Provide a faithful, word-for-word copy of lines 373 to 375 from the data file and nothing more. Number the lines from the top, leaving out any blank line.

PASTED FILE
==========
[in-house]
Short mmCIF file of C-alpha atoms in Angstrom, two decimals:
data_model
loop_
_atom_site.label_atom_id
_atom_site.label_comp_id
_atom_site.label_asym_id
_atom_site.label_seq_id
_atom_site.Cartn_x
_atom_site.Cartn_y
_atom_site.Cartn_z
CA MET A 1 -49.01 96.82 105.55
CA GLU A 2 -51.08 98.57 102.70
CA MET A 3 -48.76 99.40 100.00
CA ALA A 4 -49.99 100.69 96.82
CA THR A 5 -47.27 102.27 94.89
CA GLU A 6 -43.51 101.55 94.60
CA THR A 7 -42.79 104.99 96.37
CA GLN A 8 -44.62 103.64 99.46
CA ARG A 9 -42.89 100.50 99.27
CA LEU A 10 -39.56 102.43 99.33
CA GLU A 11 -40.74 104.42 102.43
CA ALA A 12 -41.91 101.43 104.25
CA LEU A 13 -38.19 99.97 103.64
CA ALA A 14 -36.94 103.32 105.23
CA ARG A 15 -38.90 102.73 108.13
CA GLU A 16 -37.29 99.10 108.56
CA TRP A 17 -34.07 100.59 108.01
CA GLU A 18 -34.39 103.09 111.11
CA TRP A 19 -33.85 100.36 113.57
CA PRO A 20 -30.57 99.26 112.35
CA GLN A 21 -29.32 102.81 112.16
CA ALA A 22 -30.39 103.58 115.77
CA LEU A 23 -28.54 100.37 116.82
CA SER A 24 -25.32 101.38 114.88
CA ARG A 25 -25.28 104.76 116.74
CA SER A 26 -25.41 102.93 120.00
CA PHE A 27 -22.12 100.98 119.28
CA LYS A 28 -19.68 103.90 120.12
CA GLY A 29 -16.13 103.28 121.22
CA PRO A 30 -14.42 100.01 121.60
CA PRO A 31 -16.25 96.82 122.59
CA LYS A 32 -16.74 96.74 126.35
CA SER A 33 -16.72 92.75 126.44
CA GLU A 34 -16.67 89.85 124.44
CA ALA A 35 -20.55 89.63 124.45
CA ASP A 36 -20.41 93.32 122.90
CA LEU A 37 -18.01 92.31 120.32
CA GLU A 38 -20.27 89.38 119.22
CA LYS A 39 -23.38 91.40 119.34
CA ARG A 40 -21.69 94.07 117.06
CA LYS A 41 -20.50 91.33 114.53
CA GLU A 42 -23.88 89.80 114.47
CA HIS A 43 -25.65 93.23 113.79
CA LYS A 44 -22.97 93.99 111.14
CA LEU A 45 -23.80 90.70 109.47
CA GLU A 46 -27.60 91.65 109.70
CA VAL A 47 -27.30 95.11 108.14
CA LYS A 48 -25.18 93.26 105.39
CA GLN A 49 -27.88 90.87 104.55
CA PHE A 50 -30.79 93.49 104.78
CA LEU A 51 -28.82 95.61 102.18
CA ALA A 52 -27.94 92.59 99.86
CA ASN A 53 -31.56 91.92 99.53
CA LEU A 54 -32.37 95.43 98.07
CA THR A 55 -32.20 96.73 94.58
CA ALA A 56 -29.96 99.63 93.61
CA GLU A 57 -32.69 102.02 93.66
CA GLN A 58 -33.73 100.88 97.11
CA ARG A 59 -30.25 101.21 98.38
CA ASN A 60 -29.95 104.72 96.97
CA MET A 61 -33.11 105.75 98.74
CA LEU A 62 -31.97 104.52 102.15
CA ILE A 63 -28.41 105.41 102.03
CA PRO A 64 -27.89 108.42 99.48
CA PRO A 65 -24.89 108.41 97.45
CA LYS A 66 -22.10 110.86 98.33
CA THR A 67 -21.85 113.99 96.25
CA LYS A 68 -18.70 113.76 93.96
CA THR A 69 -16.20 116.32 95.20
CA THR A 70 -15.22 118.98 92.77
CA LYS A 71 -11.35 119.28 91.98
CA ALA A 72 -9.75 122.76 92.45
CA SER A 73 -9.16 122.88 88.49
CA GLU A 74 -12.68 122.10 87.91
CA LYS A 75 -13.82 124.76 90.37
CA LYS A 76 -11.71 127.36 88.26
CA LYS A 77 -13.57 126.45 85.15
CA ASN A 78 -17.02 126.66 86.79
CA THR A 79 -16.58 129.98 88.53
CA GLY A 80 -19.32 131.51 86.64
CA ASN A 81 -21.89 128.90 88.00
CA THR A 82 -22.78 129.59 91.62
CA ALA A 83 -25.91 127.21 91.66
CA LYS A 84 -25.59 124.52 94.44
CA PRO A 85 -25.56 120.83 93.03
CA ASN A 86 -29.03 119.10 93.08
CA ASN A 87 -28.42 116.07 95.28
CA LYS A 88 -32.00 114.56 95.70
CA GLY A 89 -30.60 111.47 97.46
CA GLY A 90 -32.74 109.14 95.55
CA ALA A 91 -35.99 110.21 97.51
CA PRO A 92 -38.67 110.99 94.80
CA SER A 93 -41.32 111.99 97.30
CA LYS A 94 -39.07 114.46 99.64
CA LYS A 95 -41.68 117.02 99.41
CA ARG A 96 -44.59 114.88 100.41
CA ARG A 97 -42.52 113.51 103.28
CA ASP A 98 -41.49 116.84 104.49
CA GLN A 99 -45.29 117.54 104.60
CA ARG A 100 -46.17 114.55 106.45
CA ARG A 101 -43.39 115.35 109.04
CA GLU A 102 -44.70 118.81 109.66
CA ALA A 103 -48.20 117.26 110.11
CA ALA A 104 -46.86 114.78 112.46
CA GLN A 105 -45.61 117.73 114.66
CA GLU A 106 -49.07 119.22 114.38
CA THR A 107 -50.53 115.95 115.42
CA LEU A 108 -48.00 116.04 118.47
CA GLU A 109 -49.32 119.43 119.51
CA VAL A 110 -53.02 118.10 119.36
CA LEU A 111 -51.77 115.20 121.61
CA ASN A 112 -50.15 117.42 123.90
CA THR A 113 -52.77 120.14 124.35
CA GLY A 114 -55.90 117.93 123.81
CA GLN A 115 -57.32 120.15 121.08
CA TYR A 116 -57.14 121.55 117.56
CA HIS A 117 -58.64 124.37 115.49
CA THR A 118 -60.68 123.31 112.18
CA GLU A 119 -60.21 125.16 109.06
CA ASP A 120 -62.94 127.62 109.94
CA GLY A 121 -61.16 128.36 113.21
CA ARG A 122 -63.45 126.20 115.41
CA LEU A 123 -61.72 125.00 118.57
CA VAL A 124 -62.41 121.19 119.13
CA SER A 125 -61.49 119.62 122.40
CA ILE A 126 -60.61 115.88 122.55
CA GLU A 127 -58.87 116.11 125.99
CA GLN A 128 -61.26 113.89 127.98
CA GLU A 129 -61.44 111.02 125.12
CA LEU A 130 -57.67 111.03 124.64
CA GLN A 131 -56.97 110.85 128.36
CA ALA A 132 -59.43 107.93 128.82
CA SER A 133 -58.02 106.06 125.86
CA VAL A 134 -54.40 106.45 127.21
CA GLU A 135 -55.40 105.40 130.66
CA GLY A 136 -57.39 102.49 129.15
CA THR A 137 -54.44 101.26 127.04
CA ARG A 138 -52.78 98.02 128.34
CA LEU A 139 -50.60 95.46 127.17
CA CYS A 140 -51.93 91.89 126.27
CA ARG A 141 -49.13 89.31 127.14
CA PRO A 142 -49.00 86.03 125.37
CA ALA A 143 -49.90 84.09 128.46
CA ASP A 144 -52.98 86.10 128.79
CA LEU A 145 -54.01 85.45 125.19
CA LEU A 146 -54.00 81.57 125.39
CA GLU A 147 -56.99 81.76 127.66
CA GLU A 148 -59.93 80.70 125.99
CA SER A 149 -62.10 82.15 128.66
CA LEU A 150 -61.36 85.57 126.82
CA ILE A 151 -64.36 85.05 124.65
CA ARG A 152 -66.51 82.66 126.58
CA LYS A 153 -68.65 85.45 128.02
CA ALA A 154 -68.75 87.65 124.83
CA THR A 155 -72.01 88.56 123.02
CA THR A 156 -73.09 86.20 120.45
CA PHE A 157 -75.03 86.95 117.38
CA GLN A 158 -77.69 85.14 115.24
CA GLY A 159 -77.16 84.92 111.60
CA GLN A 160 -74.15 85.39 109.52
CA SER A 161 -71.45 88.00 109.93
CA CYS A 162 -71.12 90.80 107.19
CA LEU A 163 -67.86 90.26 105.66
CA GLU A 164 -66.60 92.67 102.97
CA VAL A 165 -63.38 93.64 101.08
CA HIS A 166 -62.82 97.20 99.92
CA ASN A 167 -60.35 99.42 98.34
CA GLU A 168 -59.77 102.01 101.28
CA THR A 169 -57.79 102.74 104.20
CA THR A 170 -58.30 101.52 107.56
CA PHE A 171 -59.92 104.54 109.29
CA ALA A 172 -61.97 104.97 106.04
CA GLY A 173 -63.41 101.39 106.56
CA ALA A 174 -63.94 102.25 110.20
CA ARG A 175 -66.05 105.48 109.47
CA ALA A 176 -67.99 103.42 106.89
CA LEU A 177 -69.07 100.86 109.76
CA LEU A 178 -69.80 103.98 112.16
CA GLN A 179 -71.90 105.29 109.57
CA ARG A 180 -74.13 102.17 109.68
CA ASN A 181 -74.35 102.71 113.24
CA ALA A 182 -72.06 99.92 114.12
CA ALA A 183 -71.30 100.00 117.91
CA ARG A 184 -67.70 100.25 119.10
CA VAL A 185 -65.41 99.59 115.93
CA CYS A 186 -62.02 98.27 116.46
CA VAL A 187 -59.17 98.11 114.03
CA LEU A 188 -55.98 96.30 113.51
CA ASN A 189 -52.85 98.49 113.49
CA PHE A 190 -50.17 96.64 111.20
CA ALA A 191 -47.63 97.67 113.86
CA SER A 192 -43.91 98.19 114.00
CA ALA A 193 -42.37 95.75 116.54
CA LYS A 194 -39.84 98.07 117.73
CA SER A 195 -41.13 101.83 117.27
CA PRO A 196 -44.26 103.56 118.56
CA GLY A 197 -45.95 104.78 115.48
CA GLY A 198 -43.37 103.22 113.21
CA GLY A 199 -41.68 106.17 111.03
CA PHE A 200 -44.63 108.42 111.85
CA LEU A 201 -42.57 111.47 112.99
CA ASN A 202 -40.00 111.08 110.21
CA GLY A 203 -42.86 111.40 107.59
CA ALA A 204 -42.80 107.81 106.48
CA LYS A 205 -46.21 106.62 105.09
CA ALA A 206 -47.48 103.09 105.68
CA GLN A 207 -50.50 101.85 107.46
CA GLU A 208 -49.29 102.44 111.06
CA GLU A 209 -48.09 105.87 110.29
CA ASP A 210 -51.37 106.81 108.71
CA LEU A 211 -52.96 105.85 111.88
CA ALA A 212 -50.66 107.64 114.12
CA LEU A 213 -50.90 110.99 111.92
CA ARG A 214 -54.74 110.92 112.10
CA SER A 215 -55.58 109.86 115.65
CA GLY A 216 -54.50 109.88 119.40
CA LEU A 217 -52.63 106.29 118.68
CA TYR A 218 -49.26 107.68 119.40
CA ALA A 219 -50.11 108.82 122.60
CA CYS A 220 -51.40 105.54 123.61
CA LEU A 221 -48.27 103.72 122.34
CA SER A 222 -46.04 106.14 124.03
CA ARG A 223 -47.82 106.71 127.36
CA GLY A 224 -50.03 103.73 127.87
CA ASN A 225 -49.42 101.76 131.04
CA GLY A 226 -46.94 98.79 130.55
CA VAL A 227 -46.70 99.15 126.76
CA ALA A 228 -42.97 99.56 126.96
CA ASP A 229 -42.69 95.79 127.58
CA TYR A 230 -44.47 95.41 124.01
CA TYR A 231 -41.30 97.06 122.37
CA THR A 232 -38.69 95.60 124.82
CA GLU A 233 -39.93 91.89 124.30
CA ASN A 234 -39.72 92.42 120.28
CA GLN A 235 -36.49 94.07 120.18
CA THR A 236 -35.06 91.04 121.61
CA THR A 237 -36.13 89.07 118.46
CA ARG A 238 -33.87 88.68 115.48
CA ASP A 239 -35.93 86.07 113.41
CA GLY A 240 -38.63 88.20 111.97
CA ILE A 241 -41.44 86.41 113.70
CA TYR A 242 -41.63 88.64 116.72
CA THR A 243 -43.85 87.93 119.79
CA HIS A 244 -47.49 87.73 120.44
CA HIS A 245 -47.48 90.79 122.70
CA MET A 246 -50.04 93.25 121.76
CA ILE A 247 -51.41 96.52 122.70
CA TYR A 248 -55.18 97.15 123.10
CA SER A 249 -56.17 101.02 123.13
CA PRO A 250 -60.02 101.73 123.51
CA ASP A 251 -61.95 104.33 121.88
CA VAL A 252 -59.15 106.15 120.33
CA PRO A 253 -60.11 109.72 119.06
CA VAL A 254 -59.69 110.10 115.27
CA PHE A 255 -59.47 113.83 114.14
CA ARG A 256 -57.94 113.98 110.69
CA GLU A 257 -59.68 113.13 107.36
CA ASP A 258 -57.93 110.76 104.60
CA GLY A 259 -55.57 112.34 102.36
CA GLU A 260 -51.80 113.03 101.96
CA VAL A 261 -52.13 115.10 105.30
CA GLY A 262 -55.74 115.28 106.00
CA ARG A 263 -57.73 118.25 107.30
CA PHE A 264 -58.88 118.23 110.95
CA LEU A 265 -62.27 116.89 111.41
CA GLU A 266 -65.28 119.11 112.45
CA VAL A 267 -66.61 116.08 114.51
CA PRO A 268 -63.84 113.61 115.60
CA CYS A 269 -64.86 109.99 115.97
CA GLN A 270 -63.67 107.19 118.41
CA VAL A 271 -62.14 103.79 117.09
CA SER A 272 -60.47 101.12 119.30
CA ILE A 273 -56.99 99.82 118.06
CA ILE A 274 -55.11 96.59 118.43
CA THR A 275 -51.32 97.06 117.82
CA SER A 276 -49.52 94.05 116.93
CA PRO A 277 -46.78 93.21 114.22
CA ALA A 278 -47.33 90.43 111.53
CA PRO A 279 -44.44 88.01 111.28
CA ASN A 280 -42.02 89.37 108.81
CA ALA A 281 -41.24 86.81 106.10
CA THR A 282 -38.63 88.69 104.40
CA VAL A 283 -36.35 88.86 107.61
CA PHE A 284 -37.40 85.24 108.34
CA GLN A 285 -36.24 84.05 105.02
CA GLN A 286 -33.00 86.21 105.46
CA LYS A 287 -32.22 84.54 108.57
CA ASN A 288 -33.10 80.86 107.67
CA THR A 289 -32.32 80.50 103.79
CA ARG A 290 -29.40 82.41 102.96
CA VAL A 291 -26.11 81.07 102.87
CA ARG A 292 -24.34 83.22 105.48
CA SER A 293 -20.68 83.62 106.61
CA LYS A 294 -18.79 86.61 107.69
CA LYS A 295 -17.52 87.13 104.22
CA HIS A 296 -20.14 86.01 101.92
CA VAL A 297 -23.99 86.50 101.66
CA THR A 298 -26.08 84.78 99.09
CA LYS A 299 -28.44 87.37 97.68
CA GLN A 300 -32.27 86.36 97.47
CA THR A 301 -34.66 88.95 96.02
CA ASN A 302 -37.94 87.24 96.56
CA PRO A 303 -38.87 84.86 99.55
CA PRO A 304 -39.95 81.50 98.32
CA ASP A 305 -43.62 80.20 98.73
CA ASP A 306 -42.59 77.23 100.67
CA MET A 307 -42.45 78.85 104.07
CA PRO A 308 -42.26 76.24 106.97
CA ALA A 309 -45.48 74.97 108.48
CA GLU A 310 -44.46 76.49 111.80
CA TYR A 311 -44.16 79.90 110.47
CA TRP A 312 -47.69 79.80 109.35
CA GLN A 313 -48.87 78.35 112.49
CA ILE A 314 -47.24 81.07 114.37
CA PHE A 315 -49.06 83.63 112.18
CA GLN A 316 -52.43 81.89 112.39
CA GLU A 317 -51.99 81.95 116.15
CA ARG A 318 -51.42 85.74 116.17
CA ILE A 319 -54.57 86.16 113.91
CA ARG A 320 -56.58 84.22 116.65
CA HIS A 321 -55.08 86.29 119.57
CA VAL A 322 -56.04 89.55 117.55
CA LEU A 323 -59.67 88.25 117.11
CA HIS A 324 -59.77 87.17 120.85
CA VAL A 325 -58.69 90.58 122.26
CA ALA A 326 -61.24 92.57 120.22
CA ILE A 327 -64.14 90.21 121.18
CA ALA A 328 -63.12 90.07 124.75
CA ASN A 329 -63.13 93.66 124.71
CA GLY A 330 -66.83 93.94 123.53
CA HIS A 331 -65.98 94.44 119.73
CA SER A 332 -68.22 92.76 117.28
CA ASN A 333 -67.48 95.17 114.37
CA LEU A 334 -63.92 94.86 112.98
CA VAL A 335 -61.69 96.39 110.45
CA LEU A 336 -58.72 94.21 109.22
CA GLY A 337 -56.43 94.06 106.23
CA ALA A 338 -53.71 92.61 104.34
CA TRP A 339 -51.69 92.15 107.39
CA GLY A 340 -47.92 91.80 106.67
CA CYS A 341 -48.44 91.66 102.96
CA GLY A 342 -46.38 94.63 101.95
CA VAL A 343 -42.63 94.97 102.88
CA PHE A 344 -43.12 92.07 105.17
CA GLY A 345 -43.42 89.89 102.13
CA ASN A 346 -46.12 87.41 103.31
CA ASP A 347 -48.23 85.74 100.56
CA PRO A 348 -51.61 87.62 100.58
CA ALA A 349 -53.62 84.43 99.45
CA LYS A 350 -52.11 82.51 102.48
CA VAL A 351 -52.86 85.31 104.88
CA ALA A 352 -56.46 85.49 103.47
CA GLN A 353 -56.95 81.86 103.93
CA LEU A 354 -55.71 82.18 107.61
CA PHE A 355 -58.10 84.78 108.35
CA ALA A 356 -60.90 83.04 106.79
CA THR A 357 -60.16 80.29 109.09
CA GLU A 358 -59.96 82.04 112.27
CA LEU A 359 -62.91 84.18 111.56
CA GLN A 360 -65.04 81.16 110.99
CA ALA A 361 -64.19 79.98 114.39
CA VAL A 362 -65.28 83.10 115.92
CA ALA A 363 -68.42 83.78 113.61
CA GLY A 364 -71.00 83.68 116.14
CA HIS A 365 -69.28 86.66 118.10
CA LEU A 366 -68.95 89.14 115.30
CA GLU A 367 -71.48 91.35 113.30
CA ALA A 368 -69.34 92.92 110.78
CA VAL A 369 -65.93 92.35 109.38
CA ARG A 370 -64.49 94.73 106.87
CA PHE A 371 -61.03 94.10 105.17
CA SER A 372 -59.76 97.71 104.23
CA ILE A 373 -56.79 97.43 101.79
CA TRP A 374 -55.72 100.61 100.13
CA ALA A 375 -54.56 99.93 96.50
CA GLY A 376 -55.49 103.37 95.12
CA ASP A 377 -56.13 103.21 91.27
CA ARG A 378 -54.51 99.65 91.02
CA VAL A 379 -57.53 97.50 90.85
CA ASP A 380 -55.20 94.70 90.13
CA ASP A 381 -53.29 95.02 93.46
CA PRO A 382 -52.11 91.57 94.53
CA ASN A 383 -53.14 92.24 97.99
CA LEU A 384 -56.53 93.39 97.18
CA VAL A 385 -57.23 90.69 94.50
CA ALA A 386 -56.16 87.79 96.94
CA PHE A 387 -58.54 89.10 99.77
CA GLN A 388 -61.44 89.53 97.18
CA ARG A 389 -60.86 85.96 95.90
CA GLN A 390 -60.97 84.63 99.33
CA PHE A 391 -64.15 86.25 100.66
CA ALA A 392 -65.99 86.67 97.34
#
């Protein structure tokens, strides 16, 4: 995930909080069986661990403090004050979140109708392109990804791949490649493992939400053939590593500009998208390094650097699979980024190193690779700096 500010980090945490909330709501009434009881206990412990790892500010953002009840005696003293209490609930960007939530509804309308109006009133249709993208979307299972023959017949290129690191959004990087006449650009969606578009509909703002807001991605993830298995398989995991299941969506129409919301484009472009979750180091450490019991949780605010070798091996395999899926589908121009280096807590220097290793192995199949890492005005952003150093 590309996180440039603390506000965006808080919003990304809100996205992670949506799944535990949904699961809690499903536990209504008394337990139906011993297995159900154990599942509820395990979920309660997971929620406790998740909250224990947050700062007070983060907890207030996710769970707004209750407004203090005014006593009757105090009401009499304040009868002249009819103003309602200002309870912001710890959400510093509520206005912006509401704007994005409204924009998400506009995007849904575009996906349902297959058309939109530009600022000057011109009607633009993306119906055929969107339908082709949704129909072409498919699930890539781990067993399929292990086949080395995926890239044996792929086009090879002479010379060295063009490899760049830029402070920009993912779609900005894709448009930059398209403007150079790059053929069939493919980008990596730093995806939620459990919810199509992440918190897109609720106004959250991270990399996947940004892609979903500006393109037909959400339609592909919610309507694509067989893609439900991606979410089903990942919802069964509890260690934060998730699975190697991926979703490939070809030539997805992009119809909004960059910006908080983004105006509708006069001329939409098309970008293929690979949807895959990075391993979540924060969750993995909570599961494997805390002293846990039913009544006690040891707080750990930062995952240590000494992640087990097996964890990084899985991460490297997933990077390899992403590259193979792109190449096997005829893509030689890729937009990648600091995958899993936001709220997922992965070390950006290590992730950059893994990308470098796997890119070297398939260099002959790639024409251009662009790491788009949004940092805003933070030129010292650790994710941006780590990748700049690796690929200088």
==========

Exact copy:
CA VAL A 362 -65.28 83.10 115.92
CA ALA A 363 -68.42 83.78 113.61
CA GLY A 364 -71.00 83.68 116.14